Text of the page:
Left Behind Series
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In the past, terms such as "The Second Coming", "The End of the World", and "Armageddon" were used
to capture the overall message of The Revelation, the last book of the Bible. However, in recent
years, the term "Left Behind" has caught on as a dramatic focus for what many Bible expositors
believe is the most immediately significant event in connection with endtime prophecy.
The picture is painted of a world in which tens (if not hundreds) of millions of professing
Christians suddenly disappear. The entire planet is left in shock, as it wakes up to find friends,
neighbours, and relatives gone, and themselves "left behind". If this is how it is going to
happen, then that is a good phrase to encapsulate the significance of the events to the rest of the
world, that is, to those who are left. The story could begin with instructions on what the rest of
the earth's population should do to make up for having missed out on the much vaunted "secret
rapture" that passed them by. And that is more or less what the "Left Behind" series does.
But there is one small problem. It is not going to happen that way.
According to what the Bible really does teach, the ones who are going to be caught most off-guard
and most thrown into confusion when things start happening will be the professing Christians
themselves. Having for decades been fed on a line about how they will be carried to the skies on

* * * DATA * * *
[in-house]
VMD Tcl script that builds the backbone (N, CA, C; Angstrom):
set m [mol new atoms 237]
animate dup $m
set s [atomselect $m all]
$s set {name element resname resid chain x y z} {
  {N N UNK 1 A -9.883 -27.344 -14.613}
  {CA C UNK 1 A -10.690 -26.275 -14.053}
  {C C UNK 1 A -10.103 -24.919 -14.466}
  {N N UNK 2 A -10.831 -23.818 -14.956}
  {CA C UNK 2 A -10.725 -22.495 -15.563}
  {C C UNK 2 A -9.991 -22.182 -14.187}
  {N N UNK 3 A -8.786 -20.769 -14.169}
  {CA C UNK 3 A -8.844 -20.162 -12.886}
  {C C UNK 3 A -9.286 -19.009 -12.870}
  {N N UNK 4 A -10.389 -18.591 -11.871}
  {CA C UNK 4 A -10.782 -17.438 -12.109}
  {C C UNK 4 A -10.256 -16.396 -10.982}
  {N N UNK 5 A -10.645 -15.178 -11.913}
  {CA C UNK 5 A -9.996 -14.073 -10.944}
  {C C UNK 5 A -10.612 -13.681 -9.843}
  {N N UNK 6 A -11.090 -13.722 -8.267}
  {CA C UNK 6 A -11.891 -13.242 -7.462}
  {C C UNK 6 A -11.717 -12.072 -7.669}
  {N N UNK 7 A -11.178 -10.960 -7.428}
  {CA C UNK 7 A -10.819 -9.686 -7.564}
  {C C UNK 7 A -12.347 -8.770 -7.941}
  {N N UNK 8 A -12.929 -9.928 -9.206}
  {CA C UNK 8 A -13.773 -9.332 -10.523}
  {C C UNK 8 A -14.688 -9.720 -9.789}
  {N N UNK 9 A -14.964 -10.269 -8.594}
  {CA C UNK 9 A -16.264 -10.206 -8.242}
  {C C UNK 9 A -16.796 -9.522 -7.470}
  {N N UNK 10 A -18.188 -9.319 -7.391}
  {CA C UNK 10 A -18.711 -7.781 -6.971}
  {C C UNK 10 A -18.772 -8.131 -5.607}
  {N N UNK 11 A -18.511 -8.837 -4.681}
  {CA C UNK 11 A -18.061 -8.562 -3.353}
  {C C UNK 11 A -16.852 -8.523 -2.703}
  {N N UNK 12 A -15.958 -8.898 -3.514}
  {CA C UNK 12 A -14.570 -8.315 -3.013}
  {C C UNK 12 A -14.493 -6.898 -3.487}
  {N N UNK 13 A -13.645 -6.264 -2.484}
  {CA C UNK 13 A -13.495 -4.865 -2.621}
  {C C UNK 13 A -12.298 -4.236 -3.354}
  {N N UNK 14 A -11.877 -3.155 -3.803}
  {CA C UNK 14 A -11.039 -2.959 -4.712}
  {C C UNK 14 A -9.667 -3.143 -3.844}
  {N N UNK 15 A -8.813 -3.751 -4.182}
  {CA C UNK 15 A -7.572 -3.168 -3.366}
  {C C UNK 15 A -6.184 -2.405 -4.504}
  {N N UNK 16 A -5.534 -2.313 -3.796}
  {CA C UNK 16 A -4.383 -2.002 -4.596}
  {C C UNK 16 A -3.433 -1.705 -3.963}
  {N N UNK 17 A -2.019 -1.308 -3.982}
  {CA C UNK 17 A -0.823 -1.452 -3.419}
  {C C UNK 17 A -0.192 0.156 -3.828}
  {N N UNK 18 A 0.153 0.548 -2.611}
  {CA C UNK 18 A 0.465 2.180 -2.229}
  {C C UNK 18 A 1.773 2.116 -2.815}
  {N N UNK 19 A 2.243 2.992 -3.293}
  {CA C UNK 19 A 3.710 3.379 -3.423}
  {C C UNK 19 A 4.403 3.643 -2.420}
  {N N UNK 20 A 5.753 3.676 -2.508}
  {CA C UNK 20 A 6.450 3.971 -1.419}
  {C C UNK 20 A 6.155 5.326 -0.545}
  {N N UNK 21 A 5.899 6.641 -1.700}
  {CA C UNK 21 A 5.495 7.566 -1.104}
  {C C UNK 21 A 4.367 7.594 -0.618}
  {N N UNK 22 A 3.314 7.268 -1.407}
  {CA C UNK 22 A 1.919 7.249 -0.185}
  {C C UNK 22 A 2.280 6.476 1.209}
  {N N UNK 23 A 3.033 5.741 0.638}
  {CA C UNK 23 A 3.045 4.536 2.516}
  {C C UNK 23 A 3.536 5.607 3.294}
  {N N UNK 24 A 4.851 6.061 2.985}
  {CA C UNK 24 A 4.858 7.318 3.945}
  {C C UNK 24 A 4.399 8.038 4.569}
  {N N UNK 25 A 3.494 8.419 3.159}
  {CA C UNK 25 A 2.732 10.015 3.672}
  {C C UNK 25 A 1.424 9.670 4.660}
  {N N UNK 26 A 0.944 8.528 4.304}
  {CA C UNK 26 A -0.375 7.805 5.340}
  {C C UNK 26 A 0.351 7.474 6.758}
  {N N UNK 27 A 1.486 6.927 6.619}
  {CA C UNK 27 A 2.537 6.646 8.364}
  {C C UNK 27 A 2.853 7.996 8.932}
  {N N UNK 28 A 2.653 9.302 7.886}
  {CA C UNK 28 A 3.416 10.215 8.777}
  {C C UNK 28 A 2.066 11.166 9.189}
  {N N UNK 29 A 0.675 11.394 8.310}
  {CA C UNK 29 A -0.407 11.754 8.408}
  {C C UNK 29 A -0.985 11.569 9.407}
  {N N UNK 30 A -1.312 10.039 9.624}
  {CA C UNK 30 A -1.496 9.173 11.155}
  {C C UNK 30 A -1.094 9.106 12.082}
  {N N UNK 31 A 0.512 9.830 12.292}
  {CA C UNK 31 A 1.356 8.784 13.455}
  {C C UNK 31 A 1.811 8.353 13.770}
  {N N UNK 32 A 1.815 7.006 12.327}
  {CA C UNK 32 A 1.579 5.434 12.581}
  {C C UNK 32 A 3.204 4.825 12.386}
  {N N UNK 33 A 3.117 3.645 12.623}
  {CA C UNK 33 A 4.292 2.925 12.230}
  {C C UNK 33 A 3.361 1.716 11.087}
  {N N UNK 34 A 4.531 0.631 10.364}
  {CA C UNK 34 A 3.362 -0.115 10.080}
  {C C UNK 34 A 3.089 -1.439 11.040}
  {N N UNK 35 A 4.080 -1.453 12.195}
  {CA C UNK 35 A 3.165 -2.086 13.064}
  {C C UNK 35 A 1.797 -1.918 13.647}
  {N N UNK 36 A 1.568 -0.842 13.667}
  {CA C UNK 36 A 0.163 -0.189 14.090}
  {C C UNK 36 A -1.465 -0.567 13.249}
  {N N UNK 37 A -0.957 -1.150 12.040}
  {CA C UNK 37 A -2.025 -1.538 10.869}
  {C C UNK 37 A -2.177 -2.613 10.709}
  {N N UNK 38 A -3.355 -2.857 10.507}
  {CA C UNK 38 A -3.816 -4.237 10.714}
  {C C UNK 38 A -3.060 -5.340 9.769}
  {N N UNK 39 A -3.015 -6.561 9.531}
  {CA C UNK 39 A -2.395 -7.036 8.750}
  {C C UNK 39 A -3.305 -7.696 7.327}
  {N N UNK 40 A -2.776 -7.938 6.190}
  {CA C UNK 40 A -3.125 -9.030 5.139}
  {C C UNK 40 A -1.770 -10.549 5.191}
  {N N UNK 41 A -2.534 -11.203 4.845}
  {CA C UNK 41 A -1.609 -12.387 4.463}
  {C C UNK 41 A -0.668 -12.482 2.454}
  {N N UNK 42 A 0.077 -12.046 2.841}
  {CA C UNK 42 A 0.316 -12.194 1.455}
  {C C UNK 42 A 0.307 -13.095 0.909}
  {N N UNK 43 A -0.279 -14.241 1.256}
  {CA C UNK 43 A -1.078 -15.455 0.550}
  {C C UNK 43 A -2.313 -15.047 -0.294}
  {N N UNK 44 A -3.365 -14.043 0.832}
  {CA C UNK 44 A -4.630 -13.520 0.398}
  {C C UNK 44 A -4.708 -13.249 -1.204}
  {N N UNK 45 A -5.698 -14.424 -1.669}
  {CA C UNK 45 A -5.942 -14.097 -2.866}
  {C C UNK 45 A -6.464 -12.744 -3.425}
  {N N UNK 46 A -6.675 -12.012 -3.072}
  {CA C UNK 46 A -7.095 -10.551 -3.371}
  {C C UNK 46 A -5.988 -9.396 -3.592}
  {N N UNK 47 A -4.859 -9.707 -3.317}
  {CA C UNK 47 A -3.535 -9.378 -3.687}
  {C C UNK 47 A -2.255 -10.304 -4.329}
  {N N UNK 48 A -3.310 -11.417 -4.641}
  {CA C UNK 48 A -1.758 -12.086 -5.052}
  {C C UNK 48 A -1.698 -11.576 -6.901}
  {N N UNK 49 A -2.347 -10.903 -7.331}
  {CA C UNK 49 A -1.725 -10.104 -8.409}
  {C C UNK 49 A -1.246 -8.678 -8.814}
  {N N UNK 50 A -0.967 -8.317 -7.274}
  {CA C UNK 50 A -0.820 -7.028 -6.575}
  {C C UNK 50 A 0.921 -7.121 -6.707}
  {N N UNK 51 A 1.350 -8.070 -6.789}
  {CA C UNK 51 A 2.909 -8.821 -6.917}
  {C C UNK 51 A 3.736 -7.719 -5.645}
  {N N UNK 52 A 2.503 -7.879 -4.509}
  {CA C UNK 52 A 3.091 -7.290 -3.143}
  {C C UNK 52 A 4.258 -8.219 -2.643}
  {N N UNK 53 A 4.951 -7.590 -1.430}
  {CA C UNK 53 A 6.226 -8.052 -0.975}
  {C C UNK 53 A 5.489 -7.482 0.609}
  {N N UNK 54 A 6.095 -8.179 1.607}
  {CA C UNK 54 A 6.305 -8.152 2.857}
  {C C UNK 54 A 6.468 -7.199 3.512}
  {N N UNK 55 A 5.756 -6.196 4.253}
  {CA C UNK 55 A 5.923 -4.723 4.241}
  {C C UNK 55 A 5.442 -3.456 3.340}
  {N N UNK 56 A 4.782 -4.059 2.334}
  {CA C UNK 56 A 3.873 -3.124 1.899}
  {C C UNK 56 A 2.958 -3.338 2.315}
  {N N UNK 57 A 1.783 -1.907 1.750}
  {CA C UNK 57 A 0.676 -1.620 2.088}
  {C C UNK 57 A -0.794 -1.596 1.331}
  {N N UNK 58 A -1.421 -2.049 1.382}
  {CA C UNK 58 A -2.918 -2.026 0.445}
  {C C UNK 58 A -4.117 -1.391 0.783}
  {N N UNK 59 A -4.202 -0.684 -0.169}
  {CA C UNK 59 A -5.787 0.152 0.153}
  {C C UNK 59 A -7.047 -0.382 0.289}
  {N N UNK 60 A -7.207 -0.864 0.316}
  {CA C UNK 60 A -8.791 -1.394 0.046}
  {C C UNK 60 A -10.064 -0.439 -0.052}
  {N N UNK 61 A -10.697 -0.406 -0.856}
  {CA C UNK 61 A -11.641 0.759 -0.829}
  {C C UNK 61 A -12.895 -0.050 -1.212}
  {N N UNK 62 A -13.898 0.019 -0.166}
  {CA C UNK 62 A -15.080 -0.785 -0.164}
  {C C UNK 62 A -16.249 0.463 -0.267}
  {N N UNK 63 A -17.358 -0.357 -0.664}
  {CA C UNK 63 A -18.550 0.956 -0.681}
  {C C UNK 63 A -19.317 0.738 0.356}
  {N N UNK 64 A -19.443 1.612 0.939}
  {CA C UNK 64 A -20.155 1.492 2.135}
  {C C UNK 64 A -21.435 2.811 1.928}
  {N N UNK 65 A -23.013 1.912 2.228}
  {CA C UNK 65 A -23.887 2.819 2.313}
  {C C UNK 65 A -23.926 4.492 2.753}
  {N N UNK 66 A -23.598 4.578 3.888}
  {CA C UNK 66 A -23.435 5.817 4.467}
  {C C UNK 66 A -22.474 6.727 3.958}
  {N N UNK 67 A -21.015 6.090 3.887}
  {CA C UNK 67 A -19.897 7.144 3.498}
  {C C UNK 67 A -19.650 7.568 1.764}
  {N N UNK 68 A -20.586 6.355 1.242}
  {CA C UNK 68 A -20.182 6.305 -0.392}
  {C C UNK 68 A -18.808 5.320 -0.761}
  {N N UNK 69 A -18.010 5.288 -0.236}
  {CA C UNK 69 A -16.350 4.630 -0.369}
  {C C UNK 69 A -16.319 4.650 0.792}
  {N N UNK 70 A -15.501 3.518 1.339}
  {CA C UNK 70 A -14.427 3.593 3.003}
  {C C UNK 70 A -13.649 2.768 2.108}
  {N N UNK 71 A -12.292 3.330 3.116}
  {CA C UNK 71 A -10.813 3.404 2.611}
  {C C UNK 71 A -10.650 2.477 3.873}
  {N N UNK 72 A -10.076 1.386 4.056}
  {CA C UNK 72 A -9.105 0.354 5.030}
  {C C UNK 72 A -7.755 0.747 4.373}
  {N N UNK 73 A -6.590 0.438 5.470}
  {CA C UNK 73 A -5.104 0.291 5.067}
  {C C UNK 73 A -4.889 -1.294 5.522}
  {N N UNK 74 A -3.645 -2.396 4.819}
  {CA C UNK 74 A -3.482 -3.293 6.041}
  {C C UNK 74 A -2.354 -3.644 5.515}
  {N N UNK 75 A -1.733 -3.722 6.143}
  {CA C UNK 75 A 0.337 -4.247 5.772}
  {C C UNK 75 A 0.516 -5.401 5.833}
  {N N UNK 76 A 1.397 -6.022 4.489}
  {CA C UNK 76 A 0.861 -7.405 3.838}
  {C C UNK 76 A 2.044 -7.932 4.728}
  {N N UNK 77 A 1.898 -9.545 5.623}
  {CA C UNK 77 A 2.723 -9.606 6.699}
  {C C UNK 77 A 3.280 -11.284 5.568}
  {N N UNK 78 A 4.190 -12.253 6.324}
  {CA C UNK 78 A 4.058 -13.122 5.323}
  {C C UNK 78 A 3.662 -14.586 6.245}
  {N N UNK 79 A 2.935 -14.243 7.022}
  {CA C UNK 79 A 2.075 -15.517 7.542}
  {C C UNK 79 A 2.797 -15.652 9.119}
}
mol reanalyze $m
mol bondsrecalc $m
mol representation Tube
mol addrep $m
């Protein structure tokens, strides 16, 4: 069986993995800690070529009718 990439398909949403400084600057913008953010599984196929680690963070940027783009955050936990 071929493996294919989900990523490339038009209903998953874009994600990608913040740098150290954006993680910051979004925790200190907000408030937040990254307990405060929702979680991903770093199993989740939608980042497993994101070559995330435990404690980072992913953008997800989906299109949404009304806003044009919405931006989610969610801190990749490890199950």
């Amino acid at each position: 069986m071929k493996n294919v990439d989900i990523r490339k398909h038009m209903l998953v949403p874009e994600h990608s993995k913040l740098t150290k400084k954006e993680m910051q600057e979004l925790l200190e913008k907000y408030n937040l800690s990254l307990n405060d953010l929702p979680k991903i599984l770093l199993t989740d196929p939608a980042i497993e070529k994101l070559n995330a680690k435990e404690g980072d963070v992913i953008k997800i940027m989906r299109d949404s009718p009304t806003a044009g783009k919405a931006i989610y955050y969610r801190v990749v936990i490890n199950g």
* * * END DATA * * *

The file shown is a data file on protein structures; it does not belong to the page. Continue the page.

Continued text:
flowery beds of ease, these same people will find themselves totally unprepared for the realities
of the Great Tribulation.
Listen to this description of the confusion that Jesus spoke of when the various endtime prophecies
begin (and in particular, when the Great Tribulation begins) to take place: "Listen! I have told
you this ahead of time. If people should tell you, 'Look, he is out in the desert!' don't go
there. Of if they say, 'Look, he is hiding here!' don't believe it. For the Son of Man will come
like the lightning which flashes across the whole sky from the east to the west." (Matthew
24:25-27) The picture gien in this passage is not one of raptured saints celebrating in heaven,
but rather it is one of disillusioned believers, who had thought their Saviour would have already
arrived and taken them away; and the warning that Christ gives is that there will be NO "secret"
To be more specific, Jesus says, "Immediately AFTER THE TRIBULATION of those days... the Son of Man
will appear in the sky; and all the peoples of earth will weep as they see the Son of Man coming on
the clouds of heaven with power and great glory. The great trumpet will sound, and he will send
out his angels to the four corners of the earth, and they will gather his chosen people from one
end of the world to the other." (Matthew 24:29-31)
When I was in my early 20s, I asked a wise old pastor to tell me whether Christians were going to
go through the Great Tribulation or whether they were going to escape it through the "rapture". He
said, "I'm going to askyou one question, and when you answer that question, you'll answer your own